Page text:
Sobering story in the NY Times today about how college-bound students are unprepared in key subject areas like reading, writing and math.
The Pew Charitable Trusts recently found that three-quarters of community college graduates were not literate enough to handle everyday tasks like comparing viewpoints in newspaper editorials or calculating the cost of food items per ounce.
The unyielding statistics showcase a deep disconnection between what high school teachers think that their students need to know and what professors, even at two-year colleges, expect them to know.
An issue artfully dodged in this article is the overbearing emphasis secondary education places on standardized testing. And especially with mis-steps like No Child Left Behind that directly tie school funding to performance on these draconian tests, K-12 education has little time for process-based instruction. So the supposed “disconnection” between what “high school teachers think that their students need to know” and what college professors expect is a red herring at best, for the very phrasing here implies junior and senior high school teachers have the academic freedom to teach anything beyond the core curriculum or accepted “best practices.”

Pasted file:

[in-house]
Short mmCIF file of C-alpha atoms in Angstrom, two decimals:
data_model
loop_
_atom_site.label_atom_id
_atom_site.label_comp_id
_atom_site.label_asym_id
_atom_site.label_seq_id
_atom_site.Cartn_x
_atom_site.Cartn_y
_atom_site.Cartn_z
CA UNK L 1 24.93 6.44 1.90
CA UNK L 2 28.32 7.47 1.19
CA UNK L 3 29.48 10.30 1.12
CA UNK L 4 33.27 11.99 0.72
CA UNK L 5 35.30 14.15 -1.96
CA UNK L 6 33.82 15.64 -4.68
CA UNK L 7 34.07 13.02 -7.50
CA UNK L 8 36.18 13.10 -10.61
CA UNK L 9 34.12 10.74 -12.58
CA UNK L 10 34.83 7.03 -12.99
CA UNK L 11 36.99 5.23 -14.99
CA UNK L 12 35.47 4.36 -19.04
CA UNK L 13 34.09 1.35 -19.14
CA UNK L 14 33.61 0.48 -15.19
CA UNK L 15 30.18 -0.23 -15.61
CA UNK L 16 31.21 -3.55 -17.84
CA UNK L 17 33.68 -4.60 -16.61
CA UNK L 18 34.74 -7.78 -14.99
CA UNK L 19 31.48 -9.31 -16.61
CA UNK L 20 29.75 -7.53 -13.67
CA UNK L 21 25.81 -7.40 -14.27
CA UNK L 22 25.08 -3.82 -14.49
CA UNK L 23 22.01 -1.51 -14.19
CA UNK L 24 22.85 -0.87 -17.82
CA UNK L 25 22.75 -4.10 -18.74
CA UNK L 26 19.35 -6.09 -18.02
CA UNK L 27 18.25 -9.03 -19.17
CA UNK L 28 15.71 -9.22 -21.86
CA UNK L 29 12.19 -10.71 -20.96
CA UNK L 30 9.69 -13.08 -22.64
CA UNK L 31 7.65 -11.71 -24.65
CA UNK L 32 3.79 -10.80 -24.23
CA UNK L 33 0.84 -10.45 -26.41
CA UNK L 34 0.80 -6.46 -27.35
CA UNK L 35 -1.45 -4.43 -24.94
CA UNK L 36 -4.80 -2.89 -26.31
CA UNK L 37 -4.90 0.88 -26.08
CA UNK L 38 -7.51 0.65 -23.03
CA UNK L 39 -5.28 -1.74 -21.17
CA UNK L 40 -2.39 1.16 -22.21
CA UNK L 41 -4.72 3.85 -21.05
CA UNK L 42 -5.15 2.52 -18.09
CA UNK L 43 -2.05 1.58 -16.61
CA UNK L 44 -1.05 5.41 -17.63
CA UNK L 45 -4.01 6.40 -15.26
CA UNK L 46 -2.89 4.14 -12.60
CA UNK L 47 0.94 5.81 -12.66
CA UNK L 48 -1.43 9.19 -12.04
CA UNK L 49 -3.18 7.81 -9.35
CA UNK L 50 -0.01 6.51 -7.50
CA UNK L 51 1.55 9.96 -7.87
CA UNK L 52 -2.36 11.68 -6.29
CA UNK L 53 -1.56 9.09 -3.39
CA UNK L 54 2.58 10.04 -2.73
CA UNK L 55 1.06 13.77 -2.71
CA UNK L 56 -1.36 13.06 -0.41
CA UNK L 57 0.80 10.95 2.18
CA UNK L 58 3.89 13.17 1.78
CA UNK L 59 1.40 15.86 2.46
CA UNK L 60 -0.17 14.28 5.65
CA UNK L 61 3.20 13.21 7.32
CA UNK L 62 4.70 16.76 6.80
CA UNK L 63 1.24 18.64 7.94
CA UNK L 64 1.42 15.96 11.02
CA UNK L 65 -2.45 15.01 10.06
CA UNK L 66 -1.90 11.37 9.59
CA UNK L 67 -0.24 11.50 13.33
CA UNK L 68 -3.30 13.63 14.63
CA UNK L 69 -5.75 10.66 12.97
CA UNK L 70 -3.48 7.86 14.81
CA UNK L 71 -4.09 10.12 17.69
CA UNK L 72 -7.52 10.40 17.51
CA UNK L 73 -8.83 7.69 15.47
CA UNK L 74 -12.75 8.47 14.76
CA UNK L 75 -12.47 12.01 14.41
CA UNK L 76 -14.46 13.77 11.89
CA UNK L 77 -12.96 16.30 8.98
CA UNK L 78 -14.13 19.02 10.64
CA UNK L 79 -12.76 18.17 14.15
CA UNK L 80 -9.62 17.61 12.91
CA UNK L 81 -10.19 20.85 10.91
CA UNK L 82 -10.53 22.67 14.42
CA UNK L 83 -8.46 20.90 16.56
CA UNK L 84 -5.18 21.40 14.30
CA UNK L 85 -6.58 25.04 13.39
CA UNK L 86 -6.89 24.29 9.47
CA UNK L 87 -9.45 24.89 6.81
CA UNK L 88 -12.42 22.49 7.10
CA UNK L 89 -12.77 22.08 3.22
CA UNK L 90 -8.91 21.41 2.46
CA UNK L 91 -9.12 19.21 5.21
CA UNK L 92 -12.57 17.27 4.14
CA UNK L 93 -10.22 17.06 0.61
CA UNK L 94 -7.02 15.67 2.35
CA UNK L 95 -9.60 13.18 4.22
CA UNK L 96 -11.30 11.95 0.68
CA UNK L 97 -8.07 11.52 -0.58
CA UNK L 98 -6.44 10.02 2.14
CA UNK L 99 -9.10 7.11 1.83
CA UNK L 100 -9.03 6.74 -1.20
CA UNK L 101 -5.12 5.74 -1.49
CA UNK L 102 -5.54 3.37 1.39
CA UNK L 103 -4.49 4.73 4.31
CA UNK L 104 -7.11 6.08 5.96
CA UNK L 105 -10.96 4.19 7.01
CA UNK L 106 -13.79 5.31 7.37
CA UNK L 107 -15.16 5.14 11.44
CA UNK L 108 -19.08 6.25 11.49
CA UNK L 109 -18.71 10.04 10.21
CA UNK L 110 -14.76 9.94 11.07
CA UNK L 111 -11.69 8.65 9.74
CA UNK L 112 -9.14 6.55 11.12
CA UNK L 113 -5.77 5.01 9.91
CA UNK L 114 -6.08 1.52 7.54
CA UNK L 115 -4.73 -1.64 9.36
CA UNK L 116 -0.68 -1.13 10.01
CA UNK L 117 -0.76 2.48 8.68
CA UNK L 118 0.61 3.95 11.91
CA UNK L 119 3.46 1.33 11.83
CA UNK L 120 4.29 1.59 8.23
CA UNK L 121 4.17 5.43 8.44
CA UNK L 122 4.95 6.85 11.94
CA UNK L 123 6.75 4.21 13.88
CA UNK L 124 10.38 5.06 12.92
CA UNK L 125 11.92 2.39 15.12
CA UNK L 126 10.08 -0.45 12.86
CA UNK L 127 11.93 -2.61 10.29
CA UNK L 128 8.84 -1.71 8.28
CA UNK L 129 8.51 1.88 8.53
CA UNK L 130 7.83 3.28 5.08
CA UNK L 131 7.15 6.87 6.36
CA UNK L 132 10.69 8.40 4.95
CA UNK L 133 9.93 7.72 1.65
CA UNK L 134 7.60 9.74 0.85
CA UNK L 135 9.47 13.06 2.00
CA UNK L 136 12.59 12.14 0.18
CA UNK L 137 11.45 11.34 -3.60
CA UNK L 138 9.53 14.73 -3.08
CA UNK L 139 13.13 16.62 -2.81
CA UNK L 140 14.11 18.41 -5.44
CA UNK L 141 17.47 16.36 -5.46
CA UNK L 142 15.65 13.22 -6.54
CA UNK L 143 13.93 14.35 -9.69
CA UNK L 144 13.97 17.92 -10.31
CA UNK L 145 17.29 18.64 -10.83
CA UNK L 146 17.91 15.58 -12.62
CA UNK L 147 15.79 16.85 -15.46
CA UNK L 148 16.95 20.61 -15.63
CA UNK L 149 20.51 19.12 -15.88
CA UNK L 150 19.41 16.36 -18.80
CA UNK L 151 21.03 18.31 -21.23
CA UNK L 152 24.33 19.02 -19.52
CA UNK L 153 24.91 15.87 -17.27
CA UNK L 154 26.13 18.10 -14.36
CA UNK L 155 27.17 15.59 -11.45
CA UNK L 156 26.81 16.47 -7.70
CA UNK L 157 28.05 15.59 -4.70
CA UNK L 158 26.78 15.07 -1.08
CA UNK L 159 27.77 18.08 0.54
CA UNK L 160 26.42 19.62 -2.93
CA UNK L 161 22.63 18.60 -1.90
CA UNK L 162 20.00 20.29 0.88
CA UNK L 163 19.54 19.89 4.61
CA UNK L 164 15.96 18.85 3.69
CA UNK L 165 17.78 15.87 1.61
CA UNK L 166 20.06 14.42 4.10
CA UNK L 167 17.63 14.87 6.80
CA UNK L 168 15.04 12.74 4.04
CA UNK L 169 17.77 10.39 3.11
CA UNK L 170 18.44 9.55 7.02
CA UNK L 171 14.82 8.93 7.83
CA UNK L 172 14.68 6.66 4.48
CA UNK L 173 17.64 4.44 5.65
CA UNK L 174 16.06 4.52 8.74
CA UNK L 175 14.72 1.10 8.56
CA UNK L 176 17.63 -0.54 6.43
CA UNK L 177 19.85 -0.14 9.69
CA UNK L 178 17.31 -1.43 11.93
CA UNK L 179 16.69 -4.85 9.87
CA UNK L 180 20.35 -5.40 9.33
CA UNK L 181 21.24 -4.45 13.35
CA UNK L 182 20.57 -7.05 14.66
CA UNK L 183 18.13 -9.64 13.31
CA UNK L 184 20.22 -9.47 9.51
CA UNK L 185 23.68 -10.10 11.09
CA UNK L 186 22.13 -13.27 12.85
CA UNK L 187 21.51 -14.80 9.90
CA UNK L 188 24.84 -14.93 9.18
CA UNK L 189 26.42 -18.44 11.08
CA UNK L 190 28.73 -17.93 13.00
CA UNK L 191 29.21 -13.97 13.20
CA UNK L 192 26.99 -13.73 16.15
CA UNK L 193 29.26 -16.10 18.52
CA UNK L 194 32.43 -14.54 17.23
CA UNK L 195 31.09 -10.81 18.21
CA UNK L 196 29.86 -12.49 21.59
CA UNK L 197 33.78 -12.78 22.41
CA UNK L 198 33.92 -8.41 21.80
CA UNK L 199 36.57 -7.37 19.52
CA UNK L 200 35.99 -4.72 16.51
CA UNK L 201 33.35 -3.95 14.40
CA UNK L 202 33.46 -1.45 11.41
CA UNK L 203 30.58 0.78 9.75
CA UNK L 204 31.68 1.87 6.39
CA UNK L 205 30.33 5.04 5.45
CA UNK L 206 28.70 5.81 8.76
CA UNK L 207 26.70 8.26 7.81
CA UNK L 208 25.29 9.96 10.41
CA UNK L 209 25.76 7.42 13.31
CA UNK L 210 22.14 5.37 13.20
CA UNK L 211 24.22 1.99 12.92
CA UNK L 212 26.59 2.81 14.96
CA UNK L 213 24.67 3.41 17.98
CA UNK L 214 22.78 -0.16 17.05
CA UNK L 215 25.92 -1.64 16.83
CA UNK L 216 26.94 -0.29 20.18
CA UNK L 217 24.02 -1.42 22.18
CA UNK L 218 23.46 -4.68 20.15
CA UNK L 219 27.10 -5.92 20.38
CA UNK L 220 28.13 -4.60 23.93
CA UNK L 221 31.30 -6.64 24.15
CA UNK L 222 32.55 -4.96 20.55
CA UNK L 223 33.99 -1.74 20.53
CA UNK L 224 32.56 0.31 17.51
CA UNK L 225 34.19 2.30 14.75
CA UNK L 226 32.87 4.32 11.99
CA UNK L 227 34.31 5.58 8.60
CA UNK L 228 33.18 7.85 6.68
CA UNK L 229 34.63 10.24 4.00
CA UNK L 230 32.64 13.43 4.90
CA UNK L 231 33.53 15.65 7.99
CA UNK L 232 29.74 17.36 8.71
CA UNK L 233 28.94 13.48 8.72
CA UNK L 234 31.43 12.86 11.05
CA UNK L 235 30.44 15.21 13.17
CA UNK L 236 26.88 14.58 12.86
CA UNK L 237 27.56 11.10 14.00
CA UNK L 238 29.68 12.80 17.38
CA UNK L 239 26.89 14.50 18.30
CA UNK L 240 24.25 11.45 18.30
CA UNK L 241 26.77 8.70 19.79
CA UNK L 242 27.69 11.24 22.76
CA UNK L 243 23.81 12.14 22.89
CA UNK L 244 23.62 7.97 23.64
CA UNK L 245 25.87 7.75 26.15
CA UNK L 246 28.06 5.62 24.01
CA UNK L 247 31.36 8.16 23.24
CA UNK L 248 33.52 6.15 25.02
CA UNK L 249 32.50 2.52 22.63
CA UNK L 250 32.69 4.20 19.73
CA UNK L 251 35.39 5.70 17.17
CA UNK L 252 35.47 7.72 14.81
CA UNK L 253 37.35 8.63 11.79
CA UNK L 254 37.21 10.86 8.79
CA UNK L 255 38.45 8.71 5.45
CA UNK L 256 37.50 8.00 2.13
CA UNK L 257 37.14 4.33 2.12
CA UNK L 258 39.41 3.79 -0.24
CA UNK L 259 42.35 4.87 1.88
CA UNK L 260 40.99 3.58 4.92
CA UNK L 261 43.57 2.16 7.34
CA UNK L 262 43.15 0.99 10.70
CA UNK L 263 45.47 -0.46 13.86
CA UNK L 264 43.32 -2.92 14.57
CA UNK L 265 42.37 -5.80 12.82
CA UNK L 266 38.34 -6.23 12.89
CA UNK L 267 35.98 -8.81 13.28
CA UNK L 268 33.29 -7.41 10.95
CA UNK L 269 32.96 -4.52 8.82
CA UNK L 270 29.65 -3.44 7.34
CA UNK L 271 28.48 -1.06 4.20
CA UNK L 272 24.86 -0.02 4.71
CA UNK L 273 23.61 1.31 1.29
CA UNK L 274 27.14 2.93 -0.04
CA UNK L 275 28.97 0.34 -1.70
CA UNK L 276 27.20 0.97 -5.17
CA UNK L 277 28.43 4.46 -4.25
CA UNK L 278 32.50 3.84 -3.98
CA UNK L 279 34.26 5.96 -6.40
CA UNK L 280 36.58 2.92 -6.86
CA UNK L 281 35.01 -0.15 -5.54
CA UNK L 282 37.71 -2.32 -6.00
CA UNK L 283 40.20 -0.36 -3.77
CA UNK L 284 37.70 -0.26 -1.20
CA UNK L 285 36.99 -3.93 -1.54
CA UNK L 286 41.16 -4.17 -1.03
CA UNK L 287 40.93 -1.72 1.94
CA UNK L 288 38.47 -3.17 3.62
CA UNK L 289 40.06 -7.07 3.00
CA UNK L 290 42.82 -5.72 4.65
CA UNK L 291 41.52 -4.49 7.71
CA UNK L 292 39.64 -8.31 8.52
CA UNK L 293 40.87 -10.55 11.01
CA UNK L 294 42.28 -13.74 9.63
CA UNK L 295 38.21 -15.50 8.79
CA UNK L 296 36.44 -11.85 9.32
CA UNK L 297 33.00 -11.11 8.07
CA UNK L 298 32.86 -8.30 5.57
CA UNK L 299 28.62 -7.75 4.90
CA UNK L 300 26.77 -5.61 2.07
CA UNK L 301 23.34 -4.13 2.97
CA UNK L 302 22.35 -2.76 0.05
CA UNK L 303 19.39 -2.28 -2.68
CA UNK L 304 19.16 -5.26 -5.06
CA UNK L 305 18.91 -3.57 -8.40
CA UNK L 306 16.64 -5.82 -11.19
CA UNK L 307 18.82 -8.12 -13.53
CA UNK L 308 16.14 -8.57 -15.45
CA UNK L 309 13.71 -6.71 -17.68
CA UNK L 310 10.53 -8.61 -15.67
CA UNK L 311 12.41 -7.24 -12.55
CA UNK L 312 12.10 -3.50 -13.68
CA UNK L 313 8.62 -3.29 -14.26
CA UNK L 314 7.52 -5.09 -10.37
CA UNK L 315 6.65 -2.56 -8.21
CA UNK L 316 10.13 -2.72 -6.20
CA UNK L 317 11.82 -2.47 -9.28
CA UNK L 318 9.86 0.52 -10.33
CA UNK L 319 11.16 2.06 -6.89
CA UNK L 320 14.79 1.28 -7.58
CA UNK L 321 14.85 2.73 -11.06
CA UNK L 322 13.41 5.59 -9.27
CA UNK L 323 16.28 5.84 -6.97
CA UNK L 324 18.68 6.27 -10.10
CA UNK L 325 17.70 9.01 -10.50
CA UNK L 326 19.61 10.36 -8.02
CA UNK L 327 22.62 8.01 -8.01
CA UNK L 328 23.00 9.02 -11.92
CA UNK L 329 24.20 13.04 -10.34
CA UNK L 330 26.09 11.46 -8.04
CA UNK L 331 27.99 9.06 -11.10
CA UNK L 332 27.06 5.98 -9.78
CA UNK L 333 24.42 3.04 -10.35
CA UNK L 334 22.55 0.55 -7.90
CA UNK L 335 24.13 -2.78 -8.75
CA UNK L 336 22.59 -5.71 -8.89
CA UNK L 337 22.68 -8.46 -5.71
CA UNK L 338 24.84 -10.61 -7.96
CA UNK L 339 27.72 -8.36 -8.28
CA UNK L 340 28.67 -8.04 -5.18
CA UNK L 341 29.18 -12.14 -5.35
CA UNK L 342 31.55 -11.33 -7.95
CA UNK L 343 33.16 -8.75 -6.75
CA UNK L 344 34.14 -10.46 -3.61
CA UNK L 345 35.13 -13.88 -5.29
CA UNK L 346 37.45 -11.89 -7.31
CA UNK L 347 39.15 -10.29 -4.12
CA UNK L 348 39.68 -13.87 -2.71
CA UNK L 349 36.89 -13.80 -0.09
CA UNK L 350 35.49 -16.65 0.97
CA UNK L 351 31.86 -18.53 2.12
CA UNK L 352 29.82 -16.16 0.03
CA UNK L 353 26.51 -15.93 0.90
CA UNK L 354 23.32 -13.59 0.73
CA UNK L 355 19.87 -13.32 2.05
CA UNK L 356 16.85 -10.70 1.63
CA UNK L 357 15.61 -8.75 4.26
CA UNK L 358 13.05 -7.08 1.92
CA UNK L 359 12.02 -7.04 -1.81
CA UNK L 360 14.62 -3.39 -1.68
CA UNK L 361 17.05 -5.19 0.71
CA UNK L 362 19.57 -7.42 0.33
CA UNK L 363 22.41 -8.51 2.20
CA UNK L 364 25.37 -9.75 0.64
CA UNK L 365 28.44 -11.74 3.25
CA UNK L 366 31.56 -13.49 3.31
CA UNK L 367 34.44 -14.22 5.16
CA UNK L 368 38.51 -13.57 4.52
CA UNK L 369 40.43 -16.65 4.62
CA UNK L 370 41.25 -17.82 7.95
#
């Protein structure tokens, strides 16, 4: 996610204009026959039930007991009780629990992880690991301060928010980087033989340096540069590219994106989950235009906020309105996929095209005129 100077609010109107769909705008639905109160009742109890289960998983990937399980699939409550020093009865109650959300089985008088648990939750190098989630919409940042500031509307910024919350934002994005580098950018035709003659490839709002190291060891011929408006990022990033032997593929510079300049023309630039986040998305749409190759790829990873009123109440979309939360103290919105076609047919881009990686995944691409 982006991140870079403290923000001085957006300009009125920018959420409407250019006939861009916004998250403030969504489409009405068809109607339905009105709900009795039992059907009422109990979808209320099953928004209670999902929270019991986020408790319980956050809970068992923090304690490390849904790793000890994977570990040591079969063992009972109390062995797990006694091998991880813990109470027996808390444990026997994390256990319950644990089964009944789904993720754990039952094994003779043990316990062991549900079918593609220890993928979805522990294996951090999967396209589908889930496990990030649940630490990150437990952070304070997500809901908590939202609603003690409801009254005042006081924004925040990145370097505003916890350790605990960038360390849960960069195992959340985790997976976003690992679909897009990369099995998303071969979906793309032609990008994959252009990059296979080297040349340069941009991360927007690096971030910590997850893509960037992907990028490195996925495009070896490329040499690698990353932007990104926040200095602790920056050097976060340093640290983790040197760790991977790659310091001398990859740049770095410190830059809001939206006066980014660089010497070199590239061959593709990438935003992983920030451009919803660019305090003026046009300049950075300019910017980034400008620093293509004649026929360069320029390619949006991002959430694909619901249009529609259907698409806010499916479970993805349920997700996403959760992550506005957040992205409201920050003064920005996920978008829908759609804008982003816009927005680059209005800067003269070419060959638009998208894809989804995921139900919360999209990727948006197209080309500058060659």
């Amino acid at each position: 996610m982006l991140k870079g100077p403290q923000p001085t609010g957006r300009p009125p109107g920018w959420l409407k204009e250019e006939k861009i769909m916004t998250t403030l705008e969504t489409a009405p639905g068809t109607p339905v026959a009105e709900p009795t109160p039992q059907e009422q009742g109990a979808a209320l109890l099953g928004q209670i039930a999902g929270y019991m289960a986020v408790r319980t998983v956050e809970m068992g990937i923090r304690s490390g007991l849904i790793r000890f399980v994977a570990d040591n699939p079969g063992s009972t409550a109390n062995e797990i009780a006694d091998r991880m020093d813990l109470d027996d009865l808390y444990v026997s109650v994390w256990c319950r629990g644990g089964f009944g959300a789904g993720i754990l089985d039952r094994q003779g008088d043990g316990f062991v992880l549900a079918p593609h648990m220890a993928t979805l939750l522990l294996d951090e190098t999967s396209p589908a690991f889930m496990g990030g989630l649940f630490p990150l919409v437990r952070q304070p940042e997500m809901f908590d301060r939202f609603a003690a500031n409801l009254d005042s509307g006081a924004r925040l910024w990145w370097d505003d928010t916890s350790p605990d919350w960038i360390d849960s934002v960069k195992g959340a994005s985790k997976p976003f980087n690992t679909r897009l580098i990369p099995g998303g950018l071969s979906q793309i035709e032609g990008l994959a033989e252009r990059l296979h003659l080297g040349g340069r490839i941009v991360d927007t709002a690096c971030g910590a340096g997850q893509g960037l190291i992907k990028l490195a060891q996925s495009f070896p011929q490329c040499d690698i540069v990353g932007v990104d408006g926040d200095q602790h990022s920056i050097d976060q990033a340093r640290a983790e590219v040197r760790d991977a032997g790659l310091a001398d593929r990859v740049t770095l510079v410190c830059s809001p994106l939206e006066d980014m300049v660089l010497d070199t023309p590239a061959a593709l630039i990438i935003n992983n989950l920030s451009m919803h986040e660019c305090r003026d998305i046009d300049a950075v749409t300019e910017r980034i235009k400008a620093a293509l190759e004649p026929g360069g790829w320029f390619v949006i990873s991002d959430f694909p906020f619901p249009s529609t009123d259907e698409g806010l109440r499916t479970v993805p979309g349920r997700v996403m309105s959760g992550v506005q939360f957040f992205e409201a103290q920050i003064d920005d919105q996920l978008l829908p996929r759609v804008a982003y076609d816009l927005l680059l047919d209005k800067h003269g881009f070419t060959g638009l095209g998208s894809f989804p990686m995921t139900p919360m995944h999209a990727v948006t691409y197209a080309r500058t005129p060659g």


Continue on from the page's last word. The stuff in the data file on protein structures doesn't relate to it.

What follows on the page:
Seriously, folks, when geography teachers are being placed on administrative leave for displaying non-U.S. flags in their classrooms, is it any wonder the children who are products of those same classrooms are largely unequipped to think critically and express themselves?